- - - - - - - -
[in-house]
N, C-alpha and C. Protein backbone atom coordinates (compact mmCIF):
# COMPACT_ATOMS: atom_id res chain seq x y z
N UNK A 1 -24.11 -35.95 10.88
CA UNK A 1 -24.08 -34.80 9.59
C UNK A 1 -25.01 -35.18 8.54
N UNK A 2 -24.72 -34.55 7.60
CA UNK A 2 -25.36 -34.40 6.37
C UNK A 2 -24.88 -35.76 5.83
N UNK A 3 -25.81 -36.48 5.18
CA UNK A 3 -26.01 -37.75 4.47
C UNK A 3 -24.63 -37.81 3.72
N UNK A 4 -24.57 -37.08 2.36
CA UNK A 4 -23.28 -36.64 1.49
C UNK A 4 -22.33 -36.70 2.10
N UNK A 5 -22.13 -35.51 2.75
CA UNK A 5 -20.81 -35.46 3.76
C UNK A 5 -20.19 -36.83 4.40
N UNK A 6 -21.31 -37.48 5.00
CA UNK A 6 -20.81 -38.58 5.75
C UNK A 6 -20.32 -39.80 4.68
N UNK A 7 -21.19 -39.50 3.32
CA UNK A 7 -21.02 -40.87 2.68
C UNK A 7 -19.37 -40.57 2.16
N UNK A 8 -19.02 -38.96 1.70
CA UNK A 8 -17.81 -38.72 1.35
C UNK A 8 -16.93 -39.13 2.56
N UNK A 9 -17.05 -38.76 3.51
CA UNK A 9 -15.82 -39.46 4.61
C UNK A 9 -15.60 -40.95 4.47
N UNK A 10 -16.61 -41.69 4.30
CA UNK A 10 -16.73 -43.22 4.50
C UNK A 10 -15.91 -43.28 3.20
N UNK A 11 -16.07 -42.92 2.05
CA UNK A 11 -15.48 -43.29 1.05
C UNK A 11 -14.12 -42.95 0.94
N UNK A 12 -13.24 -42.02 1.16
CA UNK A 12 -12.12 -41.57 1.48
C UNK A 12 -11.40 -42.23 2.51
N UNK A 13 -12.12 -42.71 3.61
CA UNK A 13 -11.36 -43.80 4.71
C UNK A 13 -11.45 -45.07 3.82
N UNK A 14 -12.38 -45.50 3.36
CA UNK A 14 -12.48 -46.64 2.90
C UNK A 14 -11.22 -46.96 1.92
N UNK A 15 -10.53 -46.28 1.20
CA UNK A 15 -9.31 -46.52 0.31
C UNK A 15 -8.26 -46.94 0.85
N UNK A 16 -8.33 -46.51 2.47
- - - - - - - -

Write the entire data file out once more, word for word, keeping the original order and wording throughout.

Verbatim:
[in-house]
N, C-alpha and C. Protein backbone atom coordinates (compact mmCIF):
# COMPACT_ATOMS: atom_id res chain seq x y z
N UNK A 1 -24.11 -35.95 10.88
CA UNK A 1 -24.08 -34.80 9.59
C UNK A 1 -25.01 -35.18 8.54
N UNK A 2 -24.72 -34.55 7.60
CA UNK A 2 -25.36 -34.40 6.37
C UNK A 2 -24.88 -35.76 5.83
N UNK A 3 -25.81 -36.48 5.18
CA UNK A 3 -26.01 -37.75 4.47
C UNK A 3 -24.63 -37.81 3.72
N UNK A 4 -24.57 -37.08 2.36
CA UNK A 4 -23.28 -36.64 1.49
C UNK A 4 -22.33 -36.70 2.10
N UNK A 5 -22.13 -35.51 2.75
CA UNK A 5 -20.81 -35.46 3.76
C UNK A 5 -20.19 -36.83 4.40
N UNK A 6 -21.31 -37.48 5.00
CA UNK A 6 -20.81 -38.58 5.75
C UNK A 6 -20.32 -39.80 4.68
N UNK A 7 -21.19 -39.50 3.32
CA UNK A 7 -21.02 -40.87 2.68
C UNK A 7 -19.37 -40.57 2.16
N UNK A 8 -19.02 -38.96 1.70
CA UNK A 8 -17.81 -38.72 1.35
C UNK A 8 -16.93 -39.13 2.56
N UNK A 9 -17.05 -38.76 3.51
CA UNK A 9 -15.82 -39.46 4.61
C UNK A 9 -15.60 -40.95 4.47
N UNK A 10 -16.61 -41.69 4.30
CA UNK A 10 -16.73 -43.22 4.50
C UNK A 10 -15.91 -43.28 3.20
N UNK A 11 -16.07 -42.92 2.05
CA UNK A 11 -15.48 -43.29 1.05
C UNK A 11 -14.12 -42.95 0.94
N UNK A 12 -13.24 -42.02 1.16
CA UNK A 12 -12.12 -41.57 1.48
C UNK A 12 -11.40 -42.23 2.51
N UNK A 13 -12.12 -42.71 3.61
CA UNK A 13 -11.36 -43.80 4.71
C UNK A 13 -11.45 -45.07 3.82
N UNK A 14 -12.38 -45.50 3.36
CA UNK A 14 -12.48 -46.64 2.90
C UNK A 14 -11.22 -46.96 1.92
N UNK A 15 -10.53 -46.28 1.20
CA UNK A 15 -9.31 -46.52 0.31
C UNK A 15 -8.26 -46.94 0.85
N UNK A 16 -8.33 -46.51 2.47